When we think about politics, we tend to think big–national elections, popular revolutions, world wars, and all the things we read about in history books. Take the idea of a coup d’état: We might bring up the Ides of March, 44 BCE, when Julius Caesar was murdered by a group of conspirators in the Roman Senate, or the 18 Brumaire, 1799, when Napoleon Bonaparte overthrew the French Directory and replaced it with the Consulate.

The concept is familiar, really. We could talk about any number of upheavals that we learned about from high school history–that one political science seminar, or the front page of the paper. But precious few of us would talk about Sunday, June 17, 2016, when a handful of moderators from the popular Facebook group “post aesthetics” ran a script that ejected over 30,000 members from its ranks, and even fewer of us would take it seriously if we did.

That, however, would be a mistake.

“The fall of post aesthetics was something that most people in the group didn’t see coming,” said Alex Cohen, one of the group’s former members. “I was just using it as I usually did one day, when suddenly I saw some angry posts from moderators complaining about some group drama. The next thing I knew, all of the moderators had been removed from the group, someone new was in charge, and the size of the group was shrinking by the minute.”

It turned out to be a classic coup d’etat, in this case perpetrated by the old leaders against the new. Before its collapse, post aesthetics was a repository of what members dubbed ‘good content:’ text and image-based content that was original and eccentric in form. The group was controlled by a handful of people, referred to as admins and moderators (or mods), who had the power to delete any media that had been shared to the group; moreover, they could kick other members out. A group of new mods had recently joined the older ones and differing philosophies about how to run the group–what posts to delete, who to kick out, and what the space’s goals should be–began to clash. Ultimately, the old moderators became concerned enough about the changing dynamics that, afraid to lose what power they had left, they decided to take matters into their own hands.

“The new mods had taken the group in a different direction than the founders intended,” explained Cohen. “And rather than talk about it, they essentially committed a coup and just took it back over.”

Jules, a former admin of the group, spoke more about the internal dynamics that led to its collapse.

“[The old mods] made it out to be like they were intimidated,” she said. “It’s a strange thing to say, since the new mods couldn’t [stage a] coup like they did, because none of them were admins except one. […] Even more hilarious was that the coup process was initiated by one admin that was the most paranoid about a potential coup.”  

And so post aesthetics collapsed from the inside out, putting a digital twist on a time-honored classic. But unlike Caesar’s assassination or Napoleon’s uprising, it is easy to dismiss the group’s collapse as frivolous or apolitical. Designated as a space to share “content”–a term used in various online communities to refer to any form of media, from images and articles to videos and personal stories–post aesthetics was populated almost entirely by college students who were fluent in absurdist memes, not the mechanics of revolution.

“The purpose [of the group] was pretty much just to make stupid jokes and share funny, weird, or sad stories, and just be part of something bigger than yourself,” said Zach Cohen, another former member. “But instead of just doing that on normal social media, it was a community of like-minded peers, people going through similar stuff as you, who were always supportive, kind, and hilarious.”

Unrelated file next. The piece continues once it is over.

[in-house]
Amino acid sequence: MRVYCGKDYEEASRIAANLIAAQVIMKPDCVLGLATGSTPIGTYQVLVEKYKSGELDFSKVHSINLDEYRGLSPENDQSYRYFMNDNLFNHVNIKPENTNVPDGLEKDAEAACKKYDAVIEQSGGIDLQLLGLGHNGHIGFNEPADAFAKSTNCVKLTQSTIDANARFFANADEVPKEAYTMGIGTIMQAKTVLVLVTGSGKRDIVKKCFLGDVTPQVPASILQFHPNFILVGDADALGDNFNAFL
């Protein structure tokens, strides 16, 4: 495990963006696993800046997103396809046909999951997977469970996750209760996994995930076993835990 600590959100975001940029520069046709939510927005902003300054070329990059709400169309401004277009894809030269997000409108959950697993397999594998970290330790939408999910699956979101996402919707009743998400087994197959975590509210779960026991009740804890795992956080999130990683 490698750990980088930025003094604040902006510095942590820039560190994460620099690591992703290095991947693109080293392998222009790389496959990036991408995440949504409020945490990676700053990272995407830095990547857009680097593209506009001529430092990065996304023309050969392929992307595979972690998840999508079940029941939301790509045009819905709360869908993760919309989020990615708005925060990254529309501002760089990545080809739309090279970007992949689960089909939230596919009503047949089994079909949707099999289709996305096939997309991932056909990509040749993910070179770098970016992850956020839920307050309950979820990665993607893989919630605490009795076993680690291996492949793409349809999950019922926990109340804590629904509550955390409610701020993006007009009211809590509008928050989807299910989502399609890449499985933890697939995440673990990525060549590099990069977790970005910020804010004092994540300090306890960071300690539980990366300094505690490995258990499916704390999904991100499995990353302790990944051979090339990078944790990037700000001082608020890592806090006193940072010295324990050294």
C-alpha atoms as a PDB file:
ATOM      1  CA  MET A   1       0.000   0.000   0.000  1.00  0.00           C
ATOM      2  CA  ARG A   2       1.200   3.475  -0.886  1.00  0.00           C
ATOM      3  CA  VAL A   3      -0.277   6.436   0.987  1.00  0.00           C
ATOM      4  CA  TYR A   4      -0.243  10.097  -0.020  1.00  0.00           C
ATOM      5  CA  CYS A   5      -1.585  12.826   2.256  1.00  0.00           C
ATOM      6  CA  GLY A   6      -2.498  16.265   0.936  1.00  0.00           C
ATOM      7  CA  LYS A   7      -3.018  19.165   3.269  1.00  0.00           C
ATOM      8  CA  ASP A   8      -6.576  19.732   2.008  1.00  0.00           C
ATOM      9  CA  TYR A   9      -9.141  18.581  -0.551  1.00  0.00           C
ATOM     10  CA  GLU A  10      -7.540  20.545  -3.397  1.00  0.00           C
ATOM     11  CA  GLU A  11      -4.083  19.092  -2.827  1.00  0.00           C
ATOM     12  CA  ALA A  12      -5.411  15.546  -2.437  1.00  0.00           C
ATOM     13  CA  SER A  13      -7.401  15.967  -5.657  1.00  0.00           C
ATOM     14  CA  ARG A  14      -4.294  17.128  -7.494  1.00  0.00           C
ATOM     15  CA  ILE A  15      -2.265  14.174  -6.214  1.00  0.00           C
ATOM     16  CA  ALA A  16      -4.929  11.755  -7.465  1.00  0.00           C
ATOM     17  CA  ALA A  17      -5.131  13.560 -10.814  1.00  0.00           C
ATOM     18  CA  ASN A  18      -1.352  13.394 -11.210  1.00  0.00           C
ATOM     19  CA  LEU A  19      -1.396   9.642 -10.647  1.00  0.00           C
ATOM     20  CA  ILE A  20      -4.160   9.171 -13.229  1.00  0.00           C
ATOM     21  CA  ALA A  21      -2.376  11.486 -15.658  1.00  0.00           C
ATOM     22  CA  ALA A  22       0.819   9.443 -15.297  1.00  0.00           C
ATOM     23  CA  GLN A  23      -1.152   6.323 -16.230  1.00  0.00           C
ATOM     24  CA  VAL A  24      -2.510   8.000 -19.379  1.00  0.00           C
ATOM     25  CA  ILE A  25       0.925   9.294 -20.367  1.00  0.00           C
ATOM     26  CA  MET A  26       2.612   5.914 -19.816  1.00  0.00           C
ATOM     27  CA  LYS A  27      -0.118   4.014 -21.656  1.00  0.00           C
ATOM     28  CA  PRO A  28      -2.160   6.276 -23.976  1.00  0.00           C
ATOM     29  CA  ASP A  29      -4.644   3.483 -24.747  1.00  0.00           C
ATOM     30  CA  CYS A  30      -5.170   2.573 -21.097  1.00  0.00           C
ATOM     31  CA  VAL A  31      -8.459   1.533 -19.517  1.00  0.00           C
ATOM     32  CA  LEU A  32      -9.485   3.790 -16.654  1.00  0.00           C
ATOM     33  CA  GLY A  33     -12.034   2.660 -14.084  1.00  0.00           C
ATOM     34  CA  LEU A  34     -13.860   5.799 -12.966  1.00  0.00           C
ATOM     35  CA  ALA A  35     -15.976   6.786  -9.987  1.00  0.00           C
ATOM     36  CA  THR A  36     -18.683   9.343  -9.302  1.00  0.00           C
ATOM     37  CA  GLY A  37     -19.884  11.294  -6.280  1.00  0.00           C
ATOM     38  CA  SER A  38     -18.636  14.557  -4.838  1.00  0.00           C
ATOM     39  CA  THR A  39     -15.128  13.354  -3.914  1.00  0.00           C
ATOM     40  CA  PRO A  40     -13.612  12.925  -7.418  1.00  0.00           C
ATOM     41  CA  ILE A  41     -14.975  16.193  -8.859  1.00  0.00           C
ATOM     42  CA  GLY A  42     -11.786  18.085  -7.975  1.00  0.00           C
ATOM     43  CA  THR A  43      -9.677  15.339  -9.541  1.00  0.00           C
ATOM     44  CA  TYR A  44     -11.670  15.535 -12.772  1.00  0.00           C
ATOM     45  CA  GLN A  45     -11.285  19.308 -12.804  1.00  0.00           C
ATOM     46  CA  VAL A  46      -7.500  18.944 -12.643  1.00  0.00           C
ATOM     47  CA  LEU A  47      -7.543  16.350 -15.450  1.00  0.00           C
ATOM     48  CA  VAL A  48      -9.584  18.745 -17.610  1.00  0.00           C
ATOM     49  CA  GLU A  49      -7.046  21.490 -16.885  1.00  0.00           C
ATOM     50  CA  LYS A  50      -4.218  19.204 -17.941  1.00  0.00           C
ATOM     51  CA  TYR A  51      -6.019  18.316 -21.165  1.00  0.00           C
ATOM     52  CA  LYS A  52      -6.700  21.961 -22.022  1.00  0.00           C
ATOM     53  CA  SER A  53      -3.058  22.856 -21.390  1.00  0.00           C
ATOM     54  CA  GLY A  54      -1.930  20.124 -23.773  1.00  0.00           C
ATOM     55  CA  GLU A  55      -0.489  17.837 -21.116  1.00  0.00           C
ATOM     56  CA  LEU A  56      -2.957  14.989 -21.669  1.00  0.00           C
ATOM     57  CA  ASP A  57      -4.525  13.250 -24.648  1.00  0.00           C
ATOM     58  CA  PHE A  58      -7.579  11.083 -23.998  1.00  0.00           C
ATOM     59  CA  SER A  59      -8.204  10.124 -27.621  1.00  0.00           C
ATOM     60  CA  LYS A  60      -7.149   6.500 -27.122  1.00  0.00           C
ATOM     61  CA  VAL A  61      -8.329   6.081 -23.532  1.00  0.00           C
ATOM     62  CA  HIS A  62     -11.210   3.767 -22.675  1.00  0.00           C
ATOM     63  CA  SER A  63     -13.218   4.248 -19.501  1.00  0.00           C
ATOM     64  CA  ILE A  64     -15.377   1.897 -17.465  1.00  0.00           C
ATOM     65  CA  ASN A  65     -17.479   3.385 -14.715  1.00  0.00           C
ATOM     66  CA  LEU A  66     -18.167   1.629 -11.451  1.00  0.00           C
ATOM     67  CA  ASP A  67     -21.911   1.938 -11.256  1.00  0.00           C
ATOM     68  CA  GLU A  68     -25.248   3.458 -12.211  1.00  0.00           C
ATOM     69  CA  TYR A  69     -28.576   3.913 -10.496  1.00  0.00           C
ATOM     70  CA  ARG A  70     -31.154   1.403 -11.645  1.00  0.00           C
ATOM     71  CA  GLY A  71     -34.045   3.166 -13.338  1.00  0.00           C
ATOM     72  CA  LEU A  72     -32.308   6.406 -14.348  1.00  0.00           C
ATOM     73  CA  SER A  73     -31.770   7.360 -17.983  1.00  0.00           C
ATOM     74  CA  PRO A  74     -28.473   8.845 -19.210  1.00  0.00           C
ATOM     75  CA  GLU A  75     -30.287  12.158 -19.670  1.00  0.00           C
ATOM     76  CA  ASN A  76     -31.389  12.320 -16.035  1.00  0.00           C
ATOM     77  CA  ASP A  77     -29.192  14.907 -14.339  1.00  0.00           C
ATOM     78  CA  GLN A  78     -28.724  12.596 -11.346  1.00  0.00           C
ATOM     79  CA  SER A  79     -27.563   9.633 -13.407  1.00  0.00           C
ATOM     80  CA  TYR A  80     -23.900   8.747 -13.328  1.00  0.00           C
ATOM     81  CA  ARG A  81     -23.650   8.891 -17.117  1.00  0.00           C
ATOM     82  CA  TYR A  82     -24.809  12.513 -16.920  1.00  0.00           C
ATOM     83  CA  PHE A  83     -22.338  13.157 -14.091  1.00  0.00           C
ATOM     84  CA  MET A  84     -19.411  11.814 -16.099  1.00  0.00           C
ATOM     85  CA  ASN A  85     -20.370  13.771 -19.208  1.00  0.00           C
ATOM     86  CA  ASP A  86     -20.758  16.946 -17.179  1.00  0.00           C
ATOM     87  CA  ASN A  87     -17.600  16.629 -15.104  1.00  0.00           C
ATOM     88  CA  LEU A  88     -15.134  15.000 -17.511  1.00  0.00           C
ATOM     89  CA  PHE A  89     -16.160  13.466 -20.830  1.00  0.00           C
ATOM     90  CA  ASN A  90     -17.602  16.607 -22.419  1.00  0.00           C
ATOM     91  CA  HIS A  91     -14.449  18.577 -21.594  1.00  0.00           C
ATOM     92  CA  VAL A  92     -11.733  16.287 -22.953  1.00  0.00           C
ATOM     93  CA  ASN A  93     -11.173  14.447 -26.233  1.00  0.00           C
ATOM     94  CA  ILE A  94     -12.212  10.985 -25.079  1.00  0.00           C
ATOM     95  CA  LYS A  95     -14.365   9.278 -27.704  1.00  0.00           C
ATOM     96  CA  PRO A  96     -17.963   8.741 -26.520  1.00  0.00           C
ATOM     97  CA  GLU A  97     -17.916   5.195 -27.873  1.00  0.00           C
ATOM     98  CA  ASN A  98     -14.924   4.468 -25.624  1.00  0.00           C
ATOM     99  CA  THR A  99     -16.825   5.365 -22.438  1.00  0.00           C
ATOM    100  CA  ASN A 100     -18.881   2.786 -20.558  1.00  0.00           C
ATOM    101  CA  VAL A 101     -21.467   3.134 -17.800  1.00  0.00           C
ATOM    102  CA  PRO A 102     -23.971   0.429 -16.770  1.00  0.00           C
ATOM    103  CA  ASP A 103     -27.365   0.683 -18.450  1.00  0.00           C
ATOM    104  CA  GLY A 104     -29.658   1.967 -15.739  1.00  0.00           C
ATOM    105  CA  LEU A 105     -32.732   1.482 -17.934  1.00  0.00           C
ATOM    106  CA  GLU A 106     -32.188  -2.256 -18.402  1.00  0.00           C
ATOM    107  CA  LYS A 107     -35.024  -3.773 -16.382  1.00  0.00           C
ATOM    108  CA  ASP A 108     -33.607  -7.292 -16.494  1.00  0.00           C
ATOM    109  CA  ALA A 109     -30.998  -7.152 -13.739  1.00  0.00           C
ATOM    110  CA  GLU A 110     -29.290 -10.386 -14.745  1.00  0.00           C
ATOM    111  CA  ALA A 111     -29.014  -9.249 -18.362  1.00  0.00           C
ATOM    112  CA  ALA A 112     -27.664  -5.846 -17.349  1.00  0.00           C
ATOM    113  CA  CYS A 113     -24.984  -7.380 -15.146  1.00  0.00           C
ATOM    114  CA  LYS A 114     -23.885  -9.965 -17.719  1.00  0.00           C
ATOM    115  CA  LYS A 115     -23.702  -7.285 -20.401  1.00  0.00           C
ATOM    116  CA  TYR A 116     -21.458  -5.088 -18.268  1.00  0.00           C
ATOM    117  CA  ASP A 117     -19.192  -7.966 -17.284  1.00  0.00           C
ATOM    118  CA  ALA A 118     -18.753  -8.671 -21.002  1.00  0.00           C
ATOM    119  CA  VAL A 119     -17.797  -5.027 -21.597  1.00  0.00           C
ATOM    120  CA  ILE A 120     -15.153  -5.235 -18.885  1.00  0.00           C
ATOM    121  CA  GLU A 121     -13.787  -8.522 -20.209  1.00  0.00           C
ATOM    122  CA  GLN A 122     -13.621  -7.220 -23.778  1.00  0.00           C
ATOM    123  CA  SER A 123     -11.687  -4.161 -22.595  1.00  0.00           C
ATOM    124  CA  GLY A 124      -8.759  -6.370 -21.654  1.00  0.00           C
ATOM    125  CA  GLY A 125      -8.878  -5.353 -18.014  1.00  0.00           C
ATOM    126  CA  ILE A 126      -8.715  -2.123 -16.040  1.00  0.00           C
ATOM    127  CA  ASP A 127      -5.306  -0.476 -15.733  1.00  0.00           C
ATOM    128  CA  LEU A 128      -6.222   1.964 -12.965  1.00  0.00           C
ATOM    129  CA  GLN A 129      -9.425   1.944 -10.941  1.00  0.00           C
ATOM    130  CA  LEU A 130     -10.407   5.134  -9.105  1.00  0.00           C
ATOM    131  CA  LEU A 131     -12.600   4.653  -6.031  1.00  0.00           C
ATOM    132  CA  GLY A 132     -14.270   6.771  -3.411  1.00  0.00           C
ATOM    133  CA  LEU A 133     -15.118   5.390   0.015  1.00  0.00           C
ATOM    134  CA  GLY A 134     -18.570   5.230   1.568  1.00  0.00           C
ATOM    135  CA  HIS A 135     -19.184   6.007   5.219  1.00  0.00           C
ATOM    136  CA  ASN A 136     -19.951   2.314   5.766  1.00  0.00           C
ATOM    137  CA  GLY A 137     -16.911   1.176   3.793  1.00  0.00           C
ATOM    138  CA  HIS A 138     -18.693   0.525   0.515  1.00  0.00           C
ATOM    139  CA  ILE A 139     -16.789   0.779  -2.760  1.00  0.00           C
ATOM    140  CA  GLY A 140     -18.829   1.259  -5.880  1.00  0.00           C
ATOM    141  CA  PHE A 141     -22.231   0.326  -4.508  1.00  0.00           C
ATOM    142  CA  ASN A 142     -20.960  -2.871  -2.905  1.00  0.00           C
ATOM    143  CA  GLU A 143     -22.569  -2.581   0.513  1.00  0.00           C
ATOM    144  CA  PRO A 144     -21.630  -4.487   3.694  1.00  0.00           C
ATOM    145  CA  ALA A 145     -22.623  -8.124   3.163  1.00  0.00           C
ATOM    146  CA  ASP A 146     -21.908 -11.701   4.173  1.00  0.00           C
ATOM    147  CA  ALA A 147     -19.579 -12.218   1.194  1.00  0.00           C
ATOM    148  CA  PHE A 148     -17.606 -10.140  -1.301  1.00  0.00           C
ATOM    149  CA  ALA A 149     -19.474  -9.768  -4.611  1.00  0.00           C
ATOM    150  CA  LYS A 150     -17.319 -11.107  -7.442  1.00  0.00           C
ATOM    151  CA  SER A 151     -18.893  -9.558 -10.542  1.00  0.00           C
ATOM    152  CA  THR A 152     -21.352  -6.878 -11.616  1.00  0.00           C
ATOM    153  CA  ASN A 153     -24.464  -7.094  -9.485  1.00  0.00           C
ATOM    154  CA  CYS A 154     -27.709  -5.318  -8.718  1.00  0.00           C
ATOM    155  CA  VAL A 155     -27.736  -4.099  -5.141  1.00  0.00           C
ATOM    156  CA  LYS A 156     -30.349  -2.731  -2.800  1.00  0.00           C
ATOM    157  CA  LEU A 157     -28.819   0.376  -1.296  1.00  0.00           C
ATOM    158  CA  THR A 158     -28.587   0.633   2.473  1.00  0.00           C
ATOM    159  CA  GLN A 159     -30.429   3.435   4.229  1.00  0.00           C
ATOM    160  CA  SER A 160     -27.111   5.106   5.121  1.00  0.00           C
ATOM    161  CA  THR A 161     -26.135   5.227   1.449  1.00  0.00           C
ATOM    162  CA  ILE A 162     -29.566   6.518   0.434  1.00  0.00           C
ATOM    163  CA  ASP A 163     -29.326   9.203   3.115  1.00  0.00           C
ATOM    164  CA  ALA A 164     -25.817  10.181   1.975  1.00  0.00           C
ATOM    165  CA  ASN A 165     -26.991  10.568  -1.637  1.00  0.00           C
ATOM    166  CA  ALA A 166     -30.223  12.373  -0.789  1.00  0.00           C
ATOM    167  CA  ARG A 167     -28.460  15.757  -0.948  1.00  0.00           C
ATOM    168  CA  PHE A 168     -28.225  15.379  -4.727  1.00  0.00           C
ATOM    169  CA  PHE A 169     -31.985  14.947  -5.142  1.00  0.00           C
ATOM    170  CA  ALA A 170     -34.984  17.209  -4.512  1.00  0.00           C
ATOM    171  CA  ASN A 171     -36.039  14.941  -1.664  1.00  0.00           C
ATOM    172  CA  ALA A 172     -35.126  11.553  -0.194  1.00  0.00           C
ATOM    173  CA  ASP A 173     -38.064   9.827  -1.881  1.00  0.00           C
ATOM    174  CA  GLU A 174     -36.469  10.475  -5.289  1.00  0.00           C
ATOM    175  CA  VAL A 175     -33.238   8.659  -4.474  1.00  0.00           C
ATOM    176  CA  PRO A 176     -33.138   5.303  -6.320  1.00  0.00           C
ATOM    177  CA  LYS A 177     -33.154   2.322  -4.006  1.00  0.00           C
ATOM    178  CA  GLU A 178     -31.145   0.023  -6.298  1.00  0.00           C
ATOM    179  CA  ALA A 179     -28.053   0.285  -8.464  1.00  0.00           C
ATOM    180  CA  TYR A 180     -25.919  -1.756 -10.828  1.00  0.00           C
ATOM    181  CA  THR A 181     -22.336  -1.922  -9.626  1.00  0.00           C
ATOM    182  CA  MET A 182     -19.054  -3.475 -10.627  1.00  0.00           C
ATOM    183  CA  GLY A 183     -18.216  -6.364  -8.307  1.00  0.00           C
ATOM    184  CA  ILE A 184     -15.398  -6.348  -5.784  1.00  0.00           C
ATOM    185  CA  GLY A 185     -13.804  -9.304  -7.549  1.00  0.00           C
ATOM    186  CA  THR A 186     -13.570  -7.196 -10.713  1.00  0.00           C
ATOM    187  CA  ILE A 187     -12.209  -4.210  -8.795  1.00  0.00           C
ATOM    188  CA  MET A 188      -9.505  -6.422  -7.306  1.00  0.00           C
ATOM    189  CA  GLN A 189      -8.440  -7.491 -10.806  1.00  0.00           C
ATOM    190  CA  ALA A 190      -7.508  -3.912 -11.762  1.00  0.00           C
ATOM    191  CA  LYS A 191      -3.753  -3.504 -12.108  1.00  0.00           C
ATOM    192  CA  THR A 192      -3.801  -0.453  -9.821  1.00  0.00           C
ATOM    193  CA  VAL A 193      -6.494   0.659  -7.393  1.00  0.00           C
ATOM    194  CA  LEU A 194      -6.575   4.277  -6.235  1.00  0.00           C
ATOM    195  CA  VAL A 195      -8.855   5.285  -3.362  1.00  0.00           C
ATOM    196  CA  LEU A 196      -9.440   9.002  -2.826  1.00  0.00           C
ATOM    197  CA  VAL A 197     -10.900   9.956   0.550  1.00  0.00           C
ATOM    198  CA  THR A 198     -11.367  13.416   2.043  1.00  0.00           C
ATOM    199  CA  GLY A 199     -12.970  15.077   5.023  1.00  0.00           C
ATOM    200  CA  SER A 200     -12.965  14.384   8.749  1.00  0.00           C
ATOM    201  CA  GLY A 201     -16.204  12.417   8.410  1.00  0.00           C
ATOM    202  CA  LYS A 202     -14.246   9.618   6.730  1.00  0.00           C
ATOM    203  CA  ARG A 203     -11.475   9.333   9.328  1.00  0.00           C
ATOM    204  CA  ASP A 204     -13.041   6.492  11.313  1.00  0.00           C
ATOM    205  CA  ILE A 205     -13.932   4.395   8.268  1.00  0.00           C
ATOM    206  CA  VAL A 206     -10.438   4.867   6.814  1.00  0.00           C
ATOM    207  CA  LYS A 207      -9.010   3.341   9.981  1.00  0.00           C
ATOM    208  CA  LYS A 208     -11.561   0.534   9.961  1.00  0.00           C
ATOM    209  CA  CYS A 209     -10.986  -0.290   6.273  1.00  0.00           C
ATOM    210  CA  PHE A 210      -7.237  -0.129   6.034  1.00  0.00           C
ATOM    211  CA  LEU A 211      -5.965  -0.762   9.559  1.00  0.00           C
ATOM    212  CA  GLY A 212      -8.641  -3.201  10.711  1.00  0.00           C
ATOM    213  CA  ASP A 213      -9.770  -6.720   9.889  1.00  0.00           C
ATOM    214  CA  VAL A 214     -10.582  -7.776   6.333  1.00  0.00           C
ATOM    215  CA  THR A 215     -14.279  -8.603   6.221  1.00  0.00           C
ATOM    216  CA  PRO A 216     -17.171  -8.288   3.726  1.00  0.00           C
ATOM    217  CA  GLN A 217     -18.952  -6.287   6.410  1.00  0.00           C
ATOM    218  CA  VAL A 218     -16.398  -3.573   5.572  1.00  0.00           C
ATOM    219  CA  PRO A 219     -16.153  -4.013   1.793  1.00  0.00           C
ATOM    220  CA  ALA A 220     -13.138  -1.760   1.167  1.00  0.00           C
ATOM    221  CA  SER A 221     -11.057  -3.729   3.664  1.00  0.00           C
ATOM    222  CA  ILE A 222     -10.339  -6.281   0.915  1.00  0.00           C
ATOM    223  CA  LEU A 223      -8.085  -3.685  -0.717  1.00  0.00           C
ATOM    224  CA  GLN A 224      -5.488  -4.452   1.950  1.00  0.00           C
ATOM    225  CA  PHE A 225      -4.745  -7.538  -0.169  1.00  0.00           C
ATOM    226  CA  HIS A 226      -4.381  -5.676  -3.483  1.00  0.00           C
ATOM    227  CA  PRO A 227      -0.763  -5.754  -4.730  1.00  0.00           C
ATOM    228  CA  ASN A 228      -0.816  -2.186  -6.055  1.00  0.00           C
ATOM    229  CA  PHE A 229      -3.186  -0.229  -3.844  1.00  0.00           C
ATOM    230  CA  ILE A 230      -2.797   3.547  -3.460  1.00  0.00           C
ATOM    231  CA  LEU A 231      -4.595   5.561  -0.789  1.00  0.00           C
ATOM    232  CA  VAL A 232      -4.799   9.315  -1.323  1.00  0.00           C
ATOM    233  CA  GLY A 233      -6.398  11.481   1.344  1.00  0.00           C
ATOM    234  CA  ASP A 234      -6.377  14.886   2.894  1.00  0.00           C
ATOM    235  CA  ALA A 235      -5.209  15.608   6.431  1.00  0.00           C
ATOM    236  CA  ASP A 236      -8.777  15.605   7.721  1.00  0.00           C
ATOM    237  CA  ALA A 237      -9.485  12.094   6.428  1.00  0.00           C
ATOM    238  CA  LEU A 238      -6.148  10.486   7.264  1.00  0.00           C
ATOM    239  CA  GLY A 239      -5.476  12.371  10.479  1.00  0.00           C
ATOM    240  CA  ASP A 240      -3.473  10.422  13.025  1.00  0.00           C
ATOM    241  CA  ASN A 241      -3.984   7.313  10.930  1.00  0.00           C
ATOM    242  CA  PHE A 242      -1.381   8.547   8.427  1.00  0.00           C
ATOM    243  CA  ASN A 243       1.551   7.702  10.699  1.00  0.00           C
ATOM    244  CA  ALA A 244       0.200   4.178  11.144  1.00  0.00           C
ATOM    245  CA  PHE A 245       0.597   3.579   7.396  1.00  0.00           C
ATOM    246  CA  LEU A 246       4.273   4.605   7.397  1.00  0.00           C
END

People may have flocked to post aesthetics to crack jokes and make friends, but that doesn’t mean that real political forces weren’t at work within the group. Just as Caesar’s assassination betrayed a fragmenting republic and Napoleon’s coup reflected a decades-long process of revolution, the downfall of post aesthetics speaks to a complex, underlying web of political tensions that simmered for months before erupting. These tensions raise real questions, with real stakes. In fact, they echo urgent debates that have emerged in many other political contexts. From Trump’s campaign to Yale’s campus, they reflect issues related to “free” speech, identity, and ways to create spaces where everyone can contribute without hurting other people.

It speaks to the gravity of the situation that the straw that broke post aesthetics’ back was the banning of “dat boi,” a meme that many members of the group criticized as racist. The meme, which became popular at the beginning of the summer, featured an image of a frog riding a unicycle, harmless in and of itself. However, it also included two phrases “here come dat boi” and “o shit waddup”–that employ a variety of linguistic features that are characteristic of African American Vernacular English, which brought race into the joke in a way that made Black members of post aesthetics feel mocked and excluded.

“The phrase comes from AAVE,” explained Diamond Jack, a former moderator. “It’s slang, it’s mispronounced words, it’s a part of our culture. Us Black folx get teased for the way we say things. It sounds so ‘ghetto’ and broken; it sounds like we’re uneducated. This is where the racism comes in. […] In reality, those two small sentences [“dat boi” and “o shit whaddup”] are how my family down South speak, how I speak when my inner New York comes out, and so on. It’s not a joke, it’s not silly– it is a piece of Black culture that white people make a spectacle out of, and that made me as well as people in post aesthetics angry.”